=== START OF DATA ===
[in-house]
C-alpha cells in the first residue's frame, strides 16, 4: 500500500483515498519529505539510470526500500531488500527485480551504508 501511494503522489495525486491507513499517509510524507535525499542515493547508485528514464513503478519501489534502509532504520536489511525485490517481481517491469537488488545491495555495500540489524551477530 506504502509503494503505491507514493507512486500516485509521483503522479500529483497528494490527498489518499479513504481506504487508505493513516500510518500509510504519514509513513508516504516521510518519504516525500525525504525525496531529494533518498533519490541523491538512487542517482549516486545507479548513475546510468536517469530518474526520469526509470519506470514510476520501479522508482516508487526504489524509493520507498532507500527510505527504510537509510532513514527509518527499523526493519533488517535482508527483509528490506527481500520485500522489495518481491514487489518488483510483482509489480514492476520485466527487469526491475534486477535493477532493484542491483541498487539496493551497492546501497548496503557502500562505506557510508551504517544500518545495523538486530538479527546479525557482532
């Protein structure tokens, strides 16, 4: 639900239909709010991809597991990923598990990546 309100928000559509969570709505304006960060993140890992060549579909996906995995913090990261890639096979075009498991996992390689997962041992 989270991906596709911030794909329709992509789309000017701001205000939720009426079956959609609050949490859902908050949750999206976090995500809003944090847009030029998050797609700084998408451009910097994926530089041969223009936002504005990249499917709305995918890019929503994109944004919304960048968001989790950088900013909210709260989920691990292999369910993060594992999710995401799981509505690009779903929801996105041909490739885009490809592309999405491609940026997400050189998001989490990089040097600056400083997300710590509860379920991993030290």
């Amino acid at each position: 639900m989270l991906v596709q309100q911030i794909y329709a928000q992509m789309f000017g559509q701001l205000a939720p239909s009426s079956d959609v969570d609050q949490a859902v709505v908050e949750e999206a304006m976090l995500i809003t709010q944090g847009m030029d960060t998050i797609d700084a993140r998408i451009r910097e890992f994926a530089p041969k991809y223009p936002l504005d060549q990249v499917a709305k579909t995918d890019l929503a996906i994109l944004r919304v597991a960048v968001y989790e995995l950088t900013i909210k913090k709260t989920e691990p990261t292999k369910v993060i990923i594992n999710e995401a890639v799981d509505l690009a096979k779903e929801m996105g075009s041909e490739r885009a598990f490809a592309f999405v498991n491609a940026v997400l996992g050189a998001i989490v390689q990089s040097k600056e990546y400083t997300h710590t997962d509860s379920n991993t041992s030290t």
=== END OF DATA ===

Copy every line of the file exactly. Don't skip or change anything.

[in-house]
C-alpha cells in the first residue's frame, strides 16, 4: 500500500483515498519529505539510470526500500531488500527485480551504508 501511494503522489495525486491507513499517509510524507535525499542515493547508485528514464513503478519501489534502509532504520536489511525485490517481481517491469537488488545491495555495500540489524551477530 506504502509503494503505491507514493507512486500516485509521483503522479500529483497528494490527498489518499479513504481506504487508505493513516500510518500509510504519514509513513508516504516521510518519504516525500525525504525525496531529494533518498533519490541523491538512487542517482549516486545507479548513475546510468536517469530518474526520469526509470519506470514510476520501479522508482516508487526504489524509493520507498532507500527510505527504510537509510532513514527509518527499523526493519533488517535482508527483509528490506527481500520485500522489495518481491514487489518488483510483482509489480514492476520485466527487469526491475534486477535493477532493484542491483541498487539496493551497492546501497548496503557502500562505506557510508551504517544500518545495523538486530538479527546479525557482532
């Protein structure tokens, strides 16, 4: 639900239909709010991809597991990923598990990546 309100928000559509969570709505304006960060993140890992060549579909996906995995913090990261890639096979075009498991996992390689997962041992 989270991906596709911030794909329709992509789309000017701001205000939720009426079956959609609050949490859902908050949750999206976090995500809003944090847009030029998050797609700084998408451009910097994926530089041969223009936002504005990249499917709305995918890019929503994109944004919304960048968001989790950088900013909210709260989920691990292999369910993060594992999710995401799981509505690009779903929801996105041909490739885009490809592309999405491609940026997400050189998001989490990089040097600056400083997300710590509860379920991993030290």
């Amino acid at each position: 639900m989270l991906v596709q309100q911030i794909y329709a928000q992509m789309f000017g559509q701001l205000a939720p239909s009426s079956d959609v969570d609050q949490a859902v709505v908050e949750e999206a304006m976090l995500i809003t709010q944090g847009m030029d960060t998050i797609d700084a993140r998408i451009r910097e890992f994926a530089p041969k991809y223009p936002l504005d060549q990249v499917a709305k579909t995918d890019l929503a996906i994109l944004r919304v597991a960048v968001y989790e995995l950088t900013i909210k913090k709260t989920e691990p990261t292999k369910v993060i990923i594992n999710e995401a890639v799981d509505l690009a096979k779903e929801m996105g075009s041909e490739r885009a598990f490809a592309f999405v498991n491609a940026v997400l996992g050189a998001i989490v390689q990089s040097k600056e990546y400083t997300h710590t997962d509860s379920n991993t041992s030290t």